Political parties and independent electoral lists are in the final stages of accepting candidates for the upcoming parliamentary elections. When the deadline for picking candidates passes, they will begin a three-week campaign to introduce voters to their respective political programs and convince voters to head to the election stations and name their candidates.
Algerian parties are gearing up for an electoral campaign set to last three weeks, between April 15 and May 6. Othman Lehiani reports on the preparations of several strong contenders among the 42 parties registered to run.
42 Parties in a Marathon Race between April 15 and May 6
March 15, 2012
March 16 2012
The Director-General for Public Liberties and Legal Affairs at the Interior Ministry, Mohammad Talbi, stated that the parliamentary election campaign will begin on Sunday, April 15 and end on May 6, 3 days before the elections on May 10. Twenty-two established parties will face 20 newly licensed parties in an election campaign that will last 21 days.
Ahmad Ouyahia, Secretary General of the National Democratic Alliance, said in the “Morning Breakfast” section of the El Khabar
newspaper that his party would run a strong campaign. He declared that he was getting ready to personally supervise the organization of electoral rallies in 40 states in support of his party’s candidates. The parties of the Islamic Bloc, on the other hand, will kick off their electoral campaign with a large popular rally in the capital’s Oval Hall early on March 27, and not on March 16, the date Algeria’s independence is celebrated. For its part, the National Liberation Front is getting ready to unleash the biggest electoral campaign in its history, with its Secretary General, Abdelaziz Belkhadem, supervising electoral rallies in 42 states. In those states they are expected to face competition from powerful parties such as the Worker’s Party, the Algerian National Front, Jab Allah’s Freedom and Justice Party, and Muhammad al-Said’s Development and Justice Front. The majority of newly licensed political parties, which number 20 so far, will contest their first elections and face stiff competition from strong, well-established parties.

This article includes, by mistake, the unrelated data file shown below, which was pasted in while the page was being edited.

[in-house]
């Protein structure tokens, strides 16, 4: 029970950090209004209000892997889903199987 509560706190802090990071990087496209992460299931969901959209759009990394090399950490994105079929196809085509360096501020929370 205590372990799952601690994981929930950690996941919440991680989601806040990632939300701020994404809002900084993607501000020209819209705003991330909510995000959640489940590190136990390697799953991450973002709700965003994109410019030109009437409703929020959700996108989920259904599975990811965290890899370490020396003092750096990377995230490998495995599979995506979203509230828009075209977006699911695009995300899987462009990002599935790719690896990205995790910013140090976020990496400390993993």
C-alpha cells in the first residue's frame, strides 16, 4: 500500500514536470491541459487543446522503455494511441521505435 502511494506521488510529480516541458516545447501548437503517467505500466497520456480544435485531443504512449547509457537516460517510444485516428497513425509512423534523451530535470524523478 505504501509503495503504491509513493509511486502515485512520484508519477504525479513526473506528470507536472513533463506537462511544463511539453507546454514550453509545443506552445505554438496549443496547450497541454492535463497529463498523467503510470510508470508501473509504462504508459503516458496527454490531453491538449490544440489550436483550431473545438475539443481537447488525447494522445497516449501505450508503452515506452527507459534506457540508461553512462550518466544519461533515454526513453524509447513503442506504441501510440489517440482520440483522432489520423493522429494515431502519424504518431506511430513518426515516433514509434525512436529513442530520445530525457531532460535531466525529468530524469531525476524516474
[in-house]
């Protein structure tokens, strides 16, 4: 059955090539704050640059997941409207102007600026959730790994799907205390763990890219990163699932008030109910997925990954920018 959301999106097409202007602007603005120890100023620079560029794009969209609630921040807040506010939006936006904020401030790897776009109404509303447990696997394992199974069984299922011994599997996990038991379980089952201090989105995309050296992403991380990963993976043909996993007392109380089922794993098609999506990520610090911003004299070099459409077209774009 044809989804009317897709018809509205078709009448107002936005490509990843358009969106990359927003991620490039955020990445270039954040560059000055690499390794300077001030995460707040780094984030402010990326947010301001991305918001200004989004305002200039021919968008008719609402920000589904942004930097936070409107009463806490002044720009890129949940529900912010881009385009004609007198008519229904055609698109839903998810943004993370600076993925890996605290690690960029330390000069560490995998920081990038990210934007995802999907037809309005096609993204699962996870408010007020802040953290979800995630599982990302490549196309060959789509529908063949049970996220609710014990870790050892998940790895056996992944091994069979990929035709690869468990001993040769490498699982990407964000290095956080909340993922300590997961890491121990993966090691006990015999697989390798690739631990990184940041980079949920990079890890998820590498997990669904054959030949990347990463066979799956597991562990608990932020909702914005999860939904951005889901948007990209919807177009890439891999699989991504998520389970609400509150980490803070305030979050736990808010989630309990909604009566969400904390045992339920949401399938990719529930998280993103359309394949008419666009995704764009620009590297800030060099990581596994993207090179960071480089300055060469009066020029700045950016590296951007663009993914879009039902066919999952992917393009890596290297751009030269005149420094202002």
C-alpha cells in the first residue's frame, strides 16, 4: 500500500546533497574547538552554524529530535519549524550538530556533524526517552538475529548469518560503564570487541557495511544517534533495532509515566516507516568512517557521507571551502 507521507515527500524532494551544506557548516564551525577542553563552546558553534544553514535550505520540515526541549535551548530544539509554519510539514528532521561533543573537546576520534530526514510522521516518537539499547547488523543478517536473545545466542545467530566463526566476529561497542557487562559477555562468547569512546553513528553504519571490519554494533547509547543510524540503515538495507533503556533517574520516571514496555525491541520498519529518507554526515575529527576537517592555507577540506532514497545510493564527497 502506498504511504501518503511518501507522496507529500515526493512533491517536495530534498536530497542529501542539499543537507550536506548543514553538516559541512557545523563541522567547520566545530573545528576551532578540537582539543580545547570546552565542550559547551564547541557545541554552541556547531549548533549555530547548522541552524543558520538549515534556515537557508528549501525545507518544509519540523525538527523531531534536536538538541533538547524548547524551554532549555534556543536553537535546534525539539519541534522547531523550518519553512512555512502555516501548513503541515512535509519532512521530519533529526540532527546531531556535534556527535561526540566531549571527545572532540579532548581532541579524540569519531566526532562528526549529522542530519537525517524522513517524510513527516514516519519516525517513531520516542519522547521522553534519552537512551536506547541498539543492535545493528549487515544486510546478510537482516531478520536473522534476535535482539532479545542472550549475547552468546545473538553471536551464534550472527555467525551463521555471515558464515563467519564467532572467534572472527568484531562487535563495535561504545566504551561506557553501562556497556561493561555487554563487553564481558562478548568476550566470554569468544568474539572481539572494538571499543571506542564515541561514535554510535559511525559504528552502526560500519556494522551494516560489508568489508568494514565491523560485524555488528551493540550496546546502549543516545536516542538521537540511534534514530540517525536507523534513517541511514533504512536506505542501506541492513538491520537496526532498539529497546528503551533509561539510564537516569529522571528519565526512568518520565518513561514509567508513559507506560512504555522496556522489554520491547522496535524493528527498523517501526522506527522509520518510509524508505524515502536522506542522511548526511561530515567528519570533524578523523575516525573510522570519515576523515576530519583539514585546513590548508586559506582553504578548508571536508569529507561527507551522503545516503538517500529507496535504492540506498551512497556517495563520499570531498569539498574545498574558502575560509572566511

Political parties’ electoral activities will be limited by electoral law. They are prohibited from using public lands or means for their benefit; they are barred from misusing the state’s symbols; they are barred from using mosques, other places of worship, public institutions and educational institutions to promote their electoral agendas; and they are forbidden from using foreign languages or receiving financial assistance or donations from any foreign country or individual. The Interior Ministry has asked municipalities to make available a number of halls and detail their respective occupancy capacity, so that these halls can be prepared and equipped to host the popular electoral rallies organized by the various political parties according to the schedule set by the National Independent Elections Monitoring Committee and its state and local branches. This committee also specifies public places where the candidates’ posters can be displayed.
Algerian television is also getting ready for the elections by recording interviews with representatives of political parties and independent candidates. A special technical team was also assigned to the Nation’s Palace at the Club Des Pins Resort, whilea special electoral news segment is set to follow the primetime television newscast.